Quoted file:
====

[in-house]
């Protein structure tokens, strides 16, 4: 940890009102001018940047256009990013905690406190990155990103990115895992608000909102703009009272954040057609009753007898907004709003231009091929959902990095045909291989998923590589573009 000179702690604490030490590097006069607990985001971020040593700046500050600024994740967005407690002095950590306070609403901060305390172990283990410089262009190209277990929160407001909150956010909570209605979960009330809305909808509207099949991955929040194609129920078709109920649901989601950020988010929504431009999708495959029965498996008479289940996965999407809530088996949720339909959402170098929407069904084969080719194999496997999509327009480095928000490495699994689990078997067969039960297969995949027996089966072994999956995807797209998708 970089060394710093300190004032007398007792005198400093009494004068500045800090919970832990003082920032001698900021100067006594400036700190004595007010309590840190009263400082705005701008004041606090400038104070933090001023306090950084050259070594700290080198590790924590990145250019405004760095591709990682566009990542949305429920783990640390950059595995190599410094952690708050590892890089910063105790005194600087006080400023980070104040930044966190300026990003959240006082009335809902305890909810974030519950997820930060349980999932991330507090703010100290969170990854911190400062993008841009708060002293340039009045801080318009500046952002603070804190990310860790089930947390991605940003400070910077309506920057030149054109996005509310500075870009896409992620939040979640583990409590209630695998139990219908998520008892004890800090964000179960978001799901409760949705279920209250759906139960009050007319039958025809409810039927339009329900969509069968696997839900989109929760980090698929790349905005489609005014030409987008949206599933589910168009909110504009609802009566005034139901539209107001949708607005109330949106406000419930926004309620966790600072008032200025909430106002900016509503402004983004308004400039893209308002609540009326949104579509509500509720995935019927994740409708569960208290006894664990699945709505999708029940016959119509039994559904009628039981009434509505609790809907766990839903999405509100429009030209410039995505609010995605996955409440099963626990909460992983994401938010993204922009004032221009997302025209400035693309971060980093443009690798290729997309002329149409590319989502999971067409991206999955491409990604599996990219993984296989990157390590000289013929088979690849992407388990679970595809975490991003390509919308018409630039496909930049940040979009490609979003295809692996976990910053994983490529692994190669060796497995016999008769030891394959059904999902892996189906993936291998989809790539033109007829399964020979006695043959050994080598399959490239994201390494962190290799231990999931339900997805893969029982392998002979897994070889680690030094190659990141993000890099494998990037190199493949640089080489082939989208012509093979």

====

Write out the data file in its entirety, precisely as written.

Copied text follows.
[in-house]
């Protein structure tokens, strides 16, 4: 940890009102001018940047256009990013905690406190990155990103990115895992608000909102703009009272954040057609009753007898907004709003231009091929959902990095045909291989998923590589573009 000179702690604490030490590097006069607990985001971020040593700046500050600024994740967005407690002095950590306070609403901060305390172990283990410089262009190209277990929160407001909150956010909570209605979960009330809305909808509207099949991955929040194609129920078709109920649901989601950020988010929504431009999708495959029965498996008479289940996965999407809530088996949720339909959402170098929407069904084969080719194999496997999509327009480095928000490495699994689990078997067969039960297969995949027996089966072994999956995807797209998708 970089060394710093300190004032007398007792005198400093009494004068500045800090919970832990003082920032001698900021100067006594400036700190004595007010309590840190009263400082705005701008004041606090400038104070933090001023306090950084050259070594700290080198590790924590990145250019405004760095591709990682566009990542949305429920783990640390950059595995190599410094952690708050590892890089910063105790005194600087006080400023980070104040930044966190300026990003959240006082009335809902305890909810974030519950997820930060349980999932991330507090703010100290969170990854911190400062993008841009708060002293340039009045801080318009500046952002603070804190990310860790089930947390991605940003400070910077309506920057030149054109996005509310500075870009896409992620939040979640583990409590209630695998139990219908998520008892004890800090964000179960978001799901409760949705279920209250759906139960009050007319039958025809409810039927339009329900969509069968696997839900989109929760980090698929790349905005489609005014030409987008949206599933589910168009909110504009609802009566005034139901539209107001949708607005109330949106406000419930926004309620966790600072008032200025909430106002900016509503402004983004308004400039893209308002609540009326949104579509509500509720995935019927994740409708569960208290006894664990699945709505999708029940016959119509039994559904009628039981009434509505609790809907766990839903999405509100429009030209410039995505609010995605996955409440099963626990909460992983994401938010993204922009004032221009997302025209400035693309971060980093443009690798290729997309002329149409590319989502999971067409991206999955491409990604599996990219993984296989990157390590000289013929088979690849992407388990679970595809975490991003390509919308018409630039496909930049940040979009490609979003295809692996976990910053994983490529692994190669060796497995016999008769030891394959059904999902892996189906993936291998989809790539033109007829399964020979006695043959050994080598399959490239994201390494962190290799231990999931339900997805893969029982392998002979897994070889680690030094190659990141993000890099494998990037190199493949640089080489082939989208012509093979």